late residence 1261 East Yamhill St.,
Minerva Ellen Kellogg, age 68 years 11
months and 9 days. Funeral services will
be held at F1nleys parlors at 1 P. M.
Sunday, November 6. Friends Invited.
Interment Greenwood Cemetery. Seattle,
Wash., papers please copy.
HOSFORD In this city November 1, at the
residence of his daughter Mrs. D. A.
Grout, Chauncey O. Hosford, aged 90
years 10 months and 4 days. Funeral
services wllr be held at the above resi
dence at 2 P. M. Friday. November 8.
Friends Invited. Interment Lone Fir
BOARDMAN George H., aged 64 years.
Funeral will take place from the parlors
of the East Side Funeral Directors. 414
East Alder st. and East Sixth, Saturday,
Nov. 4, 2 P. M. Services private. Inter
ment Rose City Cemetery.
JUNE In this city November I. Abble O.
June, aged 9 years. Funeral services
will be held at the Fourth Presbyterian
Church, corner of 1st and Glbbs streets,
at 2 P. M. Friends Invited. Interment
TONSETTI FLORAL CO.
Phones: Main 51U2; A U0S.
MrEntee, Funeral Directors.
Tth and Pine.
I'bone Main 430. Ladr aa.
lstant. Offife of County Coroner.
A R. 7ELI.KR CO.. 594 William, ave.
Pbons East 10SS, C10S8. Lady attendant.
J. P. FIN LEY Jt SON. 3d and Madison.
Lady attendant. Phone Main 9. A 15tf&.
EDWARD HOI.MAN CO.. Funeral Direct
ors, t-0 3d St. I-atly sim.nt. I'hoag At. 504.
EAST SIDE Funeral Directors, successors
to y M. Dunning, Inc. E. Hi. B 1525.
l.EBCH. Undertaker, cor. East Alder and
fjlitu. East Wl. lSSe. Lady assistant.
CLASSIFIED AD. RATES
Dally or Son day.
One tfnM He
Sam ad two eonseemWe ttmeo tie
Same add three consecntlro Umee So
Bam add six or aeTea cotuecutiTo tlmea.fttfo
Reniittavncea must accompany oat-or-tewa
Wheat ono advertisement la not run In eon
oecutlre Isonea tbe one-time rata applies.
gi words connt mm one line on caab ad
vertisements and so ad counted for loss
loan two Unes.
Oa charge or book advertisements ths
CDars;e will bo based on tbe actual unmoor
of lines apneetrlna' la toe paper, revmrdieas
of tbe number of words In each lino.
In Ksw Today all advertisements are
charted br measure only. 14 Unas to tbe
bttuatloos Wanted. Male.
' ttltoatlons Wanted, Female.
Ihe above rates apply to adrertlsements
ander ew Todar and all other claaelnem
ttons excepting- tbe lollowint t
Orrgoniso will accept ciawuned advertise
ments over the telephone, providing- tbe avi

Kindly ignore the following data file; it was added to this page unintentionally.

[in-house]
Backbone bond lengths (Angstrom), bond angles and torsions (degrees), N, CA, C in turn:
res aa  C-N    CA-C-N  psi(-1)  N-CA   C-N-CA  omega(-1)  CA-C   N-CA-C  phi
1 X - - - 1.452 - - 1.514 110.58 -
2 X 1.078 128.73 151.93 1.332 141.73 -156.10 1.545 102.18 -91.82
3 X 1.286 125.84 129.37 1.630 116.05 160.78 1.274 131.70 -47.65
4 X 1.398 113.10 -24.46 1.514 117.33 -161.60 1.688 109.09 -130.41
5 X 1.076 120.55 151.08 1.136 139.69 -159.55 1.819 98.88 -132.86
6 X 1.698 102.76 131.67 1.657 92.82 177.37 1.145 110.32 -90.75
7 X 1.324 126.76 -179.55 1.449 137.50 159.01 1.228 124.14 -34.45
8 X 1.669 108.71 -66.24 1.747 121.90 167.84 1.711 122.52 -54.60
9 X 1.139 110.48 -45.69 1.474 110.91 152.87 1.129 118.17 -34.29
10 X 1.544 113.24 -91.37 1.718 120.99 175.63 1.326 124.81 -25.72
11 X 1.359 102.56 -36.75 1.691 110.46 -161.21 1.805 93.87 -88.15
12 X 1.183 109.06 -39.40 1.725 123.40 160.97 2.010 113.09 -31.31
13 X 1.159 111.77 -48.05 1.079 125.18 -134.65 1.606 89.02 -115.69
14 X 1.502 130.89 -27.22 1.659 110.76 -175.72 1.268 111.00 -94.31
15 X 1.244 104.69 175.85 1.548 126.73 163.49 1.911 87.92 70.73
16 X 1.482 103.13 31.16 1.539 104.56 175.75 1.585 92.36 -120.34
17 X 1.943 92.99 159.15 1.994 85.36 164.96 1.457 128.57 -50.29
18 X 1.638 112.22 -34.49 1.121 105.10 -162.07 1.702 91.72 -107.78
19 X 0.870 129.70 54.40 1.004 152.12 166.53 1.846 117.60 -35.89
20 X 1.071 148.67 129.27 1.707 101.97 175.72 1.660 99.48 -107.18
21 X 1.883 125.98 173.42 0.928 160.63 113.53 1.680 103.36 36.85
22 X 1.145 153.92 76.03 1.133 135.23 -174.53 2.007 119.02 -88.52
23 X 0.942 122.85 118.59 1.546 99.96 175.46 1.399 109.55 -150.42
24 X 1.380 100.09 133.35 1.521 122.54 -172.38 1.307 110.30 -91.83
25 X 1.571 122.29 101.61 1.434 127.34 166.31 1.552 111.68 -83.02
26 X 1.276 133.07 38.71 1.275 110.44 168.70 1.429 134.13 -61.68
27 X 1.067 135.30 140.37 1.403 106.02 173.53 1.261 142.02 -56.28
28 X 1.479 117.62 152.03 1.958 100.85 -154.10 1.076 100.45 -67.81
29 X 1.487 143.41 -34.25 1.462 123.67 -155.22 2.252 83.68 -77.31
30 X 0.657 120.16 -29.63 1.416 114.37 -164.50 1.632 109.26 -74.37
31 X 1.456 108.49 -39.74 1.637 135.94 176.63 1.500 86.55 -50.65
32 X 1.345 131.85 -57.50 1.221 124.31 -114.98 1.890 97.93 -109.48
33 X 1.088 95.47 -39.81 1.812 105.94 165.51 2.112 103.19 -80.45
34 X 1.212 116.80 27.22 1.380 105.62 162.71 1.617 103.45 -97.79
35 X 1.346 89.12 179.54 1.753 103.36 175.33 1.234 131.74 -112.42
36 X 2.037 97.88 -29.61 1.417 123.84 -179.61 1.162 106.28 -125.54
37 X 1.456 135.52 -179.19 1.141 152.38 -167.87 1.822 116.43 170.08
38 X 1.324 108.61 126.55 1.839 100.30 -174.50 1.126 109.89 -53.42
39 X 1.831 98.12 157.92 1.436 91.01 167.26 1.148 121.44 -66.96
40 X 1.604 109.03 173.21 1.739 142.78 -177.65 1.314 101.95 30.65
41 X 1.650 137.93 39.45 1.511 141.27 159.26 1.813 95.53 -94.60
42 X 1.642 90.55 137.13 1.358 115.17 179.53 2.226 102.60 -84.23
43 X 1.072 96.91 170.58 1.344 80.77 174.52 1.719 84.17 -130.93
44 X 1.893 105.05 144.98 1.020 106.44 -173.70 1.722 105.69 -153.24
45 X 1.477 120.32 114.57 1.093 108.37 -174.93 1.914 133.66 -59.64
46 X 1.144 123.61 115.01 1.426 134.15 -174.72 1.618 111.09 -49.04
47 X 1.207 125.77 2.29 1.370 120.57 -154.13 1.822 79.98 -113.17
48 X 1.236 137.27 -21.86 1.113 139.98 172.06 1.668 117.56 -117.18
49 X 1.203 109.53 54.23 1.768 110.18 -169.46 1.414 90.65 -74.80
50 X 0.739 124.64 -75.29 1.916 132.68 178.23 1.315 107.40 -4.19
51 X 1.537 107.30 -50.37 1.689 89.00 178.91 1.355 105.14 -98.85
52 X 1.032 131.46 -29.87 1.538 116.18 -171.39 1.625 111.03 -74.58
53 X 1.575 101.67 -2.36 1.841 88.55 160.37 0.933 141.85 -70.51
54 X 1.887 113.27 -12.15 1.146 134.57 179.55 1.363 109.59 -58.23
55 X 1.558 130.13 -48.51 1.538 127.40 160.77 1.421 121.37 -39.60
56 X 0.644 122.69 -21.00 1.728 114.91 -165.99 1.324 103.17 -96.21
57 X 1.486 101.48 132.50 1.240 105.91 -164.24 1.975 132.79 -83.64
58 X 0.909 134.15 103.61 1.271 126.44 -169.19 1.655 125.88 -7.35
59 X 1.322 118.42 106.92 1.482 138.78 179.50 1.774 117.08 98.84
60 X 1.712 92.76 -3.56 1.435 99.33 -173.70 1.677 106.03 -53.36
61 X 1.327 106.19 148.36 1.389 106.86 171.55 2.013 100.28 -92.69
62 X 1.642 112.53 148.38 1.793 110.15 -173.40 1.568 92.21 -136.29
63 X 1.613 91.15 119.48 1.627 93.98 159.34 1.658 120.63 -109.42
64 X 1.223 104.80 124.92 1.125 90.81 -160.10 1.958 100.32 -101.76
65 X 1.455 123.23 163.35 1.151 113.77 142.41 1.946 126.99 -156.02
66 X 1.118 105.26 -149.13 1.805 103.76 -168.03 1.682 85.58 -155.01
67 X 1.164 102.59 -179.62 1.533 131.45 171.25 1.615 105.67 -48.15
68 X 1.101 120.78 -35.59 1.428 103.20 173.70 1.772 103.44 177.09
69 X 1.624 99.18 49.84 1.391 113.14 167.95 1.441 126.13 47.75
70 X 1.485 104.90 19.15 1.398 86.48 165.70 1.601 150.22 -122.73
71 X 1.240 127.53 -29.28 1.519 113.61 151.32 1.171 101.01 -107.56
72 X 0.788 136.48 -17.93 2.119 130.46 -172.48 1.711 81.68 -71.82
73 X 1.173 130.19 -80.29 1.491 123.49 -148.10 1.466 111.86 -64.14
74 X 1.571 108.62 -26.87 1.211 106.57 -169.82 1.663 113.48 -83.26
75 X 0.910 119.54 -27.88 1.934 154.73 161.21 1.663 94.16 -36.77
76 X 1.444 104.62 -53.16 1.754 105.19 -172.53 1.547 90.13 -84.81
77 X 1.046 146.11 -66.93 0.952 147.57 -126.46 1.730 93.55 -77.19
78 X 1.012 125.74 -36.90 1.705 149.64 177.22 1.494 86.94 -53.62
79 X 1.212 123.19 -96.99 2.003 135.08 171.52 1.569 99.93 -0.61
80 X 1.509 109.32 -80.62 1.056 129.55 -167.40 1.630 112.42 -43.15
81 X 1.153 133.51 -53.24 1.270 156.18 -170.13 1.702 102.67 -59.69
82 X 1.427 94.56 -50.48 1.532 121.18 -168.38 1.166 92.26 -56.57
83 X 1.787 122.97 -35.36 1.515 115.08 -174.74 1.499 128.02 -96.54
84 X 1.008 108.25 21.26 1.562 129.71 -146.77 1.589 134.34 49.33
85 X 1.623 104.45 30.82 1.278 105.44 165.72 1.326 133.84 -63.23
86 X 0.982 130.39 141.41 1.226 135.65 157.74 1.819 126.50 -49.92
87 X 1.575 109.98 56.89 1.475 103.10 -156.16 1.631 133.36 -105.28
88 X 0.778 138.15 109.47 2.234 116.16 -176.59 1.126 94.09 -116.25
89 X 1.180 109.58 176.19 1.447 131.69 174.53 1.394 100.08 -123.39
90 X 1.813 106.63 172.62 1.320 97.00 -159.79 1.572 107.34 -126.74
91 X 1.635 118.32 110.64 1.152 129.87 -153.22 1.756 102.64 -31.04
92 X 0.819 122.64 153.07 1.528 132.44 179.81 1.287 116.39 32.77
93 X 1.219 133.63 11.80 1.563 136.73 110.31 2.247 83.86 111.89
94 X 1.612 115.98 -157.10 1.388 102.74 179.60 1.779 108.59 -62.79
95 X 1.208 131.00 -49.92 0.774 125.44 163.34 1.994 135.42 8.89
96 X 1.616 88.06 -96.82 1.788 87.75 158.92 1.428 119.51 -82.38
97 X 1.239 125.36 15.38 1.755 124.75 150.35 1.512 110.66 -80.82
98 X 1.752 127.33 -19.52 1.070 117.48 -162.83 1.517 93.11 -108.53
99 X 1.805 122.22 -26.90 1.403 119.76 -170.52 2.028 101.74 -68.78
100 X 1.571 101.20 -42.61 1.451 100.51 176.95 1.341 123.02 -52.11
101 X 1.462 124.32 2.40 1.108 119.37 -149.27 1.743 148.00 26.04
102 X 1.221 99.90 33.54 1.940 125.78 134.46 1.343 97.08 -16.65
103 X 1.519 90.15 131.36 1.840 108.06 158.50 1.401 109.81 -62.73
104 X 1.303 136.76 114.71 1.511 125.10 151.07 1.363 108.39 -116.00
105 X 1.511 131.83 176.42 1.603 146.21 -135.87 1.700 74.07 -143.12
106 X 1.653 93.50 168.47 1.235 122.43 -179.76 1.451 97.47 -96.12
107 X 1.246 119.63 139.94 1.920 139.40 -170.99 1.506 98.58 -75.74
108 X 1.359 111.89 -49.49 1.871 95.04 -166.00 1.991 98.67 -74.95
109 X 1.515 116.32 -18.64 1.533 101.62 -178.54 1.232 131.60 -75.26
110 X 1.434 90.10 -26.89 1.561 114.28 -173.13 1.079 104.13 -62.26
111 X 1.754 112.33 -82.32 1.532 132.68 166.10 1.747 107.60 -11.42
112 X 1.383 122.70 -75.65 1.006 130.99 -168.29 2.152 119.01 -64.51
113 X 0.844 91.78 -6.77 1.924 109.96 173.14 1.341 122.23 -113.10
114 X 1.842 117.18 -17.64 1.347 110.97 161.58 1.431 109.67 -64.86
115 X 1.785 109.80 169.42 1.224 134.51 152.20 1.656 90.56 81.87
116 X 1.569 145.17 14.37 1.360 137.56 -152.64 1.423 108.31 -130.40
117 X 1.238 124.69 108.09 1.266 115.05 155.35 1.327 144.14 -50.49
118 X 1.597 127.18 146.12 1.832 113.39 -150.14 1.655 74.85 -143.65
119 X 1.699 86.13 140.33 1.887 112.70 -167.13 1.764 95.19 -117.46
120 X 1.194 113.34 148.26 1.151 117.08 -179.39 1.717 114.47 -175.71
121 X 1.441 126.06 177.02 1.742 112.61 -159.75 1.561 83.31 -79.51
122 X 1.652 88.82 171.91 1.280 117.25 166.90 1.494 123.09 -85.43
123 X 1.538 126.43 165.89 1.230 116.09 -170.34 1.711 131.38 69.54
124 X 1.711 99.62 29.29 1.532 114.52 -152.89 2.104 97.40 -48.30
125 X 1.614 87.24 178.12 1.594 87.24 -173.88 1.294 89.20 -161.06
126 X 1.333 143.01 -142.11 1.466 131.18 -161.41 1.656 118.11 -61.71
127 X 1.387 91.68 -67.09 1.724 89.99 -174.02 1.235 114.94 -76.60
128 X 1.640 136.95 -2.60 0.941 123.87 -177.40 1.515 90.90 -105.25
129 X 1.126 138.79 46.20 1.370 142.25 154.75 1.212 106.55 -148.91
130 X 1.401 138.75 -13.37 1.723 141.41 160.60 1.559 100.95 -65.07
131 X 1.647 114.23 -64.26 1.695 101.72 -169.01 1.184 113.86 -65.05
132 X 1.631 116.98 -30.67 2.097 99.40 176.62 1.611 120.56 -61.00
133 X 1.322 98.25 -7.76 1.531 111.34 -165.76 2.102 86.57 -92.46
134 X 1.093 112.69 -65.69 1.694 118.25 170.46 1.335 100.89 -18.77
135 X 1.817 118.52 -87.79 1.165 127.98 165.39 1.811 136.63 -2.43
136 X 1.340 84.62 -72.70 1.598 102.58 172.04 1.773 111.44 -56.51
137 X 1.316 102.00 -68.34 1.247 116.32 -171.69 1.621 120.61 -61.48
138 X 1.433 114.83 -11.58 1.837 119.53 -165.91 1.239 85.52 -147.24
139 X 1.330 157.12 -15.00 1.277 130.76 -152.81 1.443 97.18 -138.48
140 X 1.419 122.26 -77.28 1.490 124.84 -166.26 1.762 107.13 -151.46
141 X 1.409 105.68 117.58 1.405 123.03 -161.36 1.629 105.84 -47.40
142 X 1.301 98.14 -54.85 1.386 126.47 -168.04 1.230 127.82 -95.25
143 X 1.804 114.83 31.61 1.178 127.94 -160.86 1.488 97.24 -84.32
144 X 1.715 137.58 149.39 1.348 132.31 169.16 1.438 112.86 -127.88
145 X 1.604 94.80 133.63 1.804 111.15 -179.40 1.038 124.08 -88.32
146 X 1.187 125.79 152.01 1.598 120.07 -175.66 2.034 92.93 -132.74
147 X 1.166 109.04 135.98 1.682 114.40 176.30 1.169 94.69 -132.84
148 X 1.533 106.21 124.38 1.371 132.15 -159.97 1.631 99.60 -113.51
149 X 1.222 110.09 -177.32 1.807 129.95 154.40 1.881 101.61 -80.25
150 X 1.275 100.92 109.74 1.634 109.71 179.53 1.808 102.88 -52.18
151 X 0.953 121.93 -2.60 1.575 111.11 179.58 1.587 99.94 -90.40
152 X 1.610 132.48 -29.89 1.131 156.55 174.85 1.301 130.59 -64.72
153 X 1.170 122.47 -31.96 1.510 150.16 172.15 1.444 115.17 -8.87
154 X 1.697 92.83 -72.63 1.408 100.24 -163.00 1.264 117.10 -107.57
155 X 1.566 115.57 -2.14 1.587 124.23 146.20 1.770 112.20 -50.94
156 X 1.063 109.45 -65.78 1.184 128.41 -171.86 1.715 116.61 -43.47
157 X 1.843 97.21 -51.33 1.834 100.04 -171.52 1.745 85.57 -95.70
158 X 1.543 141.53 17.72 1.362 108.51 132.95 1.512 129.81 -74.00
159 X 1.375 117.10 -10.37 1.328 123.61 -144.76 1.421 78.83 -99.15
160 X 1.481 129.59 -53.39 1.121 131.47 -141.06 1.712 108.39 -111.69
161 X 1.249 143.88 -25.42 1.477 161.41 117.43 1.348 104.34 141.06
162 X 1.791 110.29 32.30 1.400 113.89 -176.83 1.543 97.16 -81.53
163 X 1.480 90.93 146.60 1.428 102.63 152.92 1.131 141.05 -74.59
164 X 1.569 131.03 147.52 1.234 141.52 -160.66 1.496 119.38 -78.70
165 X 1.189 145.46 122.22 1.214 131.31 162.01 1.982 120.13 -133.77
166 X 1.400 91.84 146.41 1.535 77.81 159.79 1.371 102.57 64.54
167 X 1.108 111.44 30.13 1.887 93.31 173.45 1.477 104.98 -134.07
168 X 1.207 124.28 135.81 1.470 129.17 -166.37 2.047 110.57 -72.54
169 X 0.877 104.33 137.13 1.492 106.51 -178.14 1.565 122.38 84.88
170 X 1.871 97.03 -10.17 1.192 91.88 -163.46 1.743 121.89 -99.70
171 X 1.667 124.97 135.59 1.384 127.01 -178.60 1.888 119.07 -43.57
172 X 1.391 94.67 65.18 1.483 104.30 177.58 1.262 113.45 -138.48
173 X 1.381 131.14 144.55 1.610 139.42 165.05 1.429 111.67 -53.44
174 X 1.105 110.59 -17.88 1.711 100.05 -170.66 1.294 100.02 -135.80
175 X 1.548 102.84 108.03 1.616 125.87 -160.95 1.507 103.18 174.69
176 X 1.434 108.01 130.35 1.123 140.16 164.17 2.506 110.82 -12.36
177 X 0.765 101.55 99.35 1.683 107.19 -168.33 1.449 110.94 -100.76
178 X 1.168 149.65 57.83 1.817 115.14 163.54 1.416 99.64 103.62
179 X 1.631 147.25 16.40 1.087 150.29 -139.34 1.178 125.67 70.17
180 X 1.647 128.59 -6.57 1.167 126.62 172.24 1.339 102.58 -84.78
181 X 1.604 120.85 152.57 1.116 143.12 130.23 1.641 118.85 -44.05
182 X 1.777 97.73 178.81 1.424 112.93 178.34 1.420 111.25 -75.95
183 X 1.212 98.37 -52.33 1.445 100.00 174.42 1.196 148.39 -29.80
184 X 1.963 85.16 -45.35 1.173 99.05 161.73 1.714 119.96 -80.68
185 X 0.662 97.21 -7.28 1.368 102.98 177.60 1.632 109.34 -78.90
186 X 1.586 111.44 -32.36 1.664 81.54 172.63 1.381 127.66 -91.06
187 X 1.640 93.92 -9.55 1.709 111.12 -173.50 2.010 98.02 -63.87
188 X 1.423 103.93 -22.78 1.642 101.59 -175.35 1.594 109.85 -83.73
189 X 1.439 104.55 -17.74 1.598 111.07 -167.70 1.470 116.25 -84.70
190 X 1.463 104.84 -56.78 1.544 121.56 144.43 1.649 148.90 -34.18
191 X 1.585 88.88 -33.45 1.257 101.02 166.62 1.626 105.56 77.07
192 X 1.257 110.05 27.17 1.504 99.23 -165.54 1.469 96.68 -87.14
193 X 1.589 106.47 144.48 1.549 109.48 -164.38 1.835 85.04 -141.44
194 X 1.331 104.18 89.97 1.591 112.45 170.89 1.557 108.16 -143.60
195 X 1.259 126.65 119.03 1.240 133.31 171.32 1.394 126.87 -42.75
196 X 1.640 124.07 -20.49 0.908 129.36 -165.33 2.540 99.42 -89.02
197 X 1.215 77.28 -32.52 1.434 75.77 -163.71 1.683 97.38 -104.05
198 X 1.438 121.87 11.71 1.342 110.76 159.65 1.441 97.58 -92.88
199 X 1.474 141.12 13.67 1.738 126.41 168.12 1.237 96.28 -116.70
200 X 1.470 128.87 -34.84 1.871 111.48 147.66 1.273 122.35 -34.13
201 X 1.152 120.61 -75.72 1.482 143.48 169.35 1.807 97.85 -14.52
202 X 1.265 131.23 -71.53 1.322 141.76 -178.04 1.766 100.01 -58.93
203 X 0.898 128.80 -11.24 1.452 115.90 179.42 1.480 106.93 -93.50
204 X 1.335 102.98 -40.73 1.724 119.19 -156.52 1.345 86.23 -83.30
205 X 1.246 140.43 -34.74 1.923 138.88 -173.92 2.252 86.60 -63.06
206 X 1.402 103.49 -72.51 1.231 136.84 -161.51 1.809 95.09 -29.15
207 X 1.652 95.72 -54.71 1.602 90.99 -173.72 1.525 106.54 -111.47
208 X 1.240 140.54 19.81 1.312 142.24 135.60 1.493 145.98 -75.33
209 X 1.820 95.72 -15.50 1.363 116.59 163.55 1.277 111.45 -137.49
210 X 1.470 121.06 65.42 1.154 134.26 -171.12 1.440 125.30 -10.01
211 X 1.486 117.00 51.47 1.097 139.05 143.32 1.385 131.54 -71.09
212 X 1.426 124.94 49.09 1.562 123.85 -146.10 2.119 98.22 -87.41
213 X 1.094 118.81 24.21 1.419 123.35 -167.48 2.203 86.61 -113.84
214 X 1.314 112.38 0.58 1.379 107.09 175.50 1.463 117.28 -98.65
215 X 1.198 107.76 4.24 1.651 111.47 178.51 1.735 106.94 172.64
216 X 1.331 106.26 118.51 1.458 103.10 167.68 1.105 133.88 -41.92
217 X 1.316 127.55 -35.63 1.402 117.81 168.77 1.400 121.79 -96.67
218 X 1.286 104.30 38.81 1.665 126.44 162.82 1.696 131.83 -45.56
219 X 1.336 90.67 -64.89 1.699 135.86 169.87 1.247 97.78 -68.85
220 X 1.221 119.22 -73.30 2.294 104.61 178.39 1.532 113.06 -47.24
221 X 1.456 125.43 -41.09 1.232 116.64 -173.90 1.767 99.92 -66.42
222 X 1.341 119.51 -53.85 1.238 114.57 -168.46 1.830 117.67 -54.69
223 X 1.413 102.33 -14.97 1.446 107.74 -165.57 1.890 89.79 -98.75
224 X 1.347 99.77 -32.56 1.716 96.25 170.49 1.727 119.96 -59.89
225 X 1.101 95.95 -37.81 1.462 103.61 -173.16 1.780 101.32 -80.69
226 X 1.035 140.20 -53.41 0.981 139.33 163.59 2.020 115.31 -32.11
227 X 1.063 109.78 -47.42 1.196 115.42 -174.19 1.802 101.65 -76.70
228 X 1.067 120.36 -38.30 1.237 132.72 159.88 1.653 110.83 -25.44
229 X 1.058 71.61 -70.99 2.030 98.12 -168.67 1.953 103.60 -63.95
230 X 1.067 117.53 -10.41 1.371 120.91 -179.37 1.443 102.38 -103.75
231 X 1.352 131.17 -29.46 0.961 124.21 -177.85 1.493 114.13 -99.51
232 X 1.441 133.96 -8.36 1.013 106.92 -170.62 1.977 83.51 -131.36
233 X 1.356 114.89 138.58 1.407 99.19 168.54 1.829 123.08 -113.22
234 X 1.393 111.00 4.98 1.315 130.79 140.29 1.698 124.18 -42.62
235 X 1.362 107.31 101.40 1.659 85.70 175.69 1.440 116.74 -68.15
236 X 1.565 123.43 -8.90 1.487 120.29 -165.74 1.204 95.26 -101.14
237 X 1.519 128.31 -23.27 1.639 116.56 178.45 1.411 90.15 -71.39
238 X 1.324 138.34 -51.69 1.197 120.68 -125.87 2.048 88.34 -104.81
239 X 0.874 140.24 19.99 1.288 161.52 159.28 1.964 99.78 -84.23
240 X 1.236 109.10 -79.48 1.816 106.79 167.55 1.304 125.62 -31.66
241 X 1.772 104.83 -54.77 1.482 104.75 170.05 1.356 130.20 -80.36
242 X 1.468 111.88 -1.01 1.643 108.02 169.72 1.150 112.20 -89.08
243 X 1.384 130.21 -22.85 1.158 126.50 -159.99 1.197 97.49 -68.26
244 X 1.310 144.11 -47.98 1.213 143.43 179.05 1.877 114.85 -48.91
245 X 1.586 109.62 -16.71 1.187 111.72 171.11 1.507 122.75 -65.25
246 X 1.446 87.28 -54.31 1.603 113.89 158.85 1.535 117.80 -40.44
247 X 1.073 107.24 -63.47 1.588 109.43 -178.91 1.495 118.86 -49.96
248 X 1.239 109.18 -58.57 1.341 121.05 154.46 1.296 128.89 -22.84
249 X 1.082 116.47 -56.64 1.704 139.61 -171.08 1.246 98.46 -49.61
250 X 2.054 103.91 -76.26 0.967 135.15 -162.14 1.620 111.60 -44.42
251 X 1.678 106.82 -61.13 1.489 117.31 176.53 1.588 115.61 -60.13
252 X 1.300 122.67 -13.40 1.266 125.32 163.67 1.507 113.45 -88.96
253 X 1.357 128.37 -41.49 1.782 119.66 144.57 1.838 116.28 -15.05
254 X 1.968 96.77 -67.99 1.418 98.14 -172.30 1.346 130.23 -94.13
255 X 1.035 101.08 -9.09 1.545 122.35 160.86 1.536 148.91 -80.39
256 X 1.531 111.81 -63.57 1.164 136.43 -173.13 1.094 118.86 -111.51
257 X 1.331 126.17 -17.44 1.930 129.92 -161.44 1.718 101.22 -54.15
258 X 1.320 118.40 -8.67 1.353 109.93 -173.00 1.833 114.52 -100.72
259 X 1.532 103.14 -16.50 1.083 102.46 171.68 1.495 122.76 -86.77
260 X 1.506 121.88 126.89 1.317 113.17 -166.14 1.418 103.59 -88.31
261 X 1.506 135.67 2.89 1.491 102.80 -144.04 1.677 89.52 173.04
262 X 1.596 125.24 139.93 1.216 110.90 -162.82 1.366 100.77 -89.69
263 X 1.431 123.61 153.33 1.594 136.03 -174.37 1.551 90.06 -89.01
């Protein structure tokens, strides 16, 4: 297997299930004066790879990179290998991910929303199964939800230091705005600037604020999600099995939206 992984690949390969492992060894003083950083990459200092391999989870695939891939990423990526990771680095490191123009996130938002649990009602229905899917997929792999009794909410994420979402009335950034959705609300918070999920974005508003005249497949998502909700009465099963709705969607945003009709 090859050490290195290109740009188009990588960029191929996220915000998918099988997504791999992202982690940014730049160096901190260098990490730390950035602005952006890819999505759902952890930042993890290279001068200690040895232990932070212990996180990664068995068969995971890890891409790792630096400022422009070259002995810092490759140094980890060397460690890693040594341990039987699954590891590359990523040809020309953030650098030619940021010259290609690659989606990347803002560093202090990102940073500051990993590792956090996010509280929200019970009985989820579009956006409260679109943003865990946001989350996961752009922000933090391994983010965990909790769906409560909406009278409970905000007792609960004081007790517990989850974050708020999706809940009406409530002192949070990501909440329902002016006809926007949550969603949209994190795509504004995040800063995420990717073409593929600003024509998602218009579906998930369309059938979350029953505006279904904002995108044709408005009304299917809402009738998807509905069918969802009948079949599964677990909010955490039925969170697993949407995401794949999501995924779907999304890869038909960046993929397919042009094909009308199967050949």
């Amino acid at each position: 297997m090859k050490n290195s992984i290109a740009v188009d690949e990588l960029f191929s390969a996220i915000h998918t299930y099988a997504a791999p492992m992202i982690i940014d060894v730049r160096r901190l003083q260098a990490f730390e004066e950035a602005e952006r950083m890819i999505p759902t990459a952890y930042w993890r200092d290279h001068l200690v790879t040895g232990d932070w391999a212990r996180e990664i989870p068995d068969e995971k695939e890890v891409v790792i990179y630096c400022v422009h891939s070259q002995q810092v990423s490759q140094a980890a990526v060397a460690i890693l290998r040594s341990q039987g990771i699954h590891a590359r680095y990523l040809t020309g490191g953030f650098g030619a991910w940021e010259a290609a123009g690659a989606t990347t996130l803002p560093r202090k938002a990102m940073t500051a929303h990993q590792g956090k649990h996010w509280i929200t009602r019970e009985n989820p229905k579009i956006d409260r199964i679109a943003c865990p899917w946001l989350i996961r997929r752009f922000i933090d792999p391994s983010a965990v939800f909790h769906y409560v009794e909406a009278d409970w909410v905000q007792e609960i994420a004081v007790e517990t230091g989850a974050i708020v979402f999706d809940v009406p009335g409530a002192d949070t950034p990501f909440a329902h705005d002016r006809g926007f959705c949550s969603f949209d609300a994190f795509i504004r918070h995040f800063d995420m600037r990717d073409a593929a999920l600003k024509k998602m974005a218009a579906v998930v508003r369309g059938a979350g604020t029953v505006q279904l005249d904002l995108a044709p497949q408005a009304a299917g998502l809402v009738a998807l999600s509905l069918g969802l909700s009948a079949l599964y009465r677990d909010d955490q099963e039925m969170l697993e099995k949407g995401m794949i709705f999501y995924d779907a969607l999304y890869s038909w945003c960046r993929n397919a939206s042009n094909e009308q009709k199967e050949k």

vert ier la a subscriber to elthet pnono. Nt
prices will be quoted over tbe phoue, but
bill will bo rr tillered tbe following; day.
IV bether subsequent ad.ei tisements wili be
accepted over tbe phone depend upon the
promptness of tbe payment of telephone ad
tcrttseinenta. bit nation Wanted and rer
tonai advertisements will not be accepted
over the telephone. Orders for one in
sertion only will be accepted for "stlouses
for Kent, fc' vulture for bale," "BiuiurM
Opportunities," "Koomlng; - houses" aa
Wanted to Kent,"
OREGON HUMANE SOCIETY
OFFICE CITY HALL.. Slain S9S. A ?sa
Bl'MAK OFFICER. L-erteant Crate.
Utfidence. 24 U. th tul ;.
B A. Dunmlra Rea. I3S Waaeo 8L
W. O. Eetoa. Ka 71 EL tsta. b.M lis.
Horse aa&ulues, Clol; Fr. Sa. e.
fclsnia, sucdaya aa aieudajra A eXaat 1
Xa, ( Xraak f.
A TIP 6BCFBK BEATS EARLY.
HEILIG 7th and Tajlor.
Phones Main 1 and A 1122.
The Viennese Operetta
" i nJC -
With the Fascinating Prima Donna
23 ORCHESTRA 25
Evenlna: and Tomorrow's Matinee Low
er Floor. 2. 11.50: Balcony. I1.S0, $1.
?r.c, 50c: Gallery. 73c, 60c.
BEAT SALE OPENS TODAY
T 117 It T THEATEK
aTlxlilllVa Tth and Taylor.
Phones Mala 1 and A 111.
4SL!ESa NEXT SUNDAY,
Daniel V. Arthur Presents
In the Parisian Comic Opera
THE PARADISE OF MAHOMET
Excellent Company Augmented Orchestra
Entire lower floor, J1.60. Balcony, $1,
75a, 50c. Gallery. 60c.
Main S and A SSSS
;eo. I. Baker 'lr
Tonlcrht, All Week. Barratn Matinee Wed
aesday. 25c Mntlnee Saturday, 25c 60c
Viola Allen's Superb Success,
"THE WHITE SISTER,"
With JEAN'E TOWLER and an excellent
company. Dramatized from F. Marlon Craw
ford's novel. Magnificent scenic production.
Evening prices: 25c. 60c. 73c, SL eit ween.
"The Girl, the Man and tue t.ame."
e MAT! . A
aaATOTaVS VntT DAY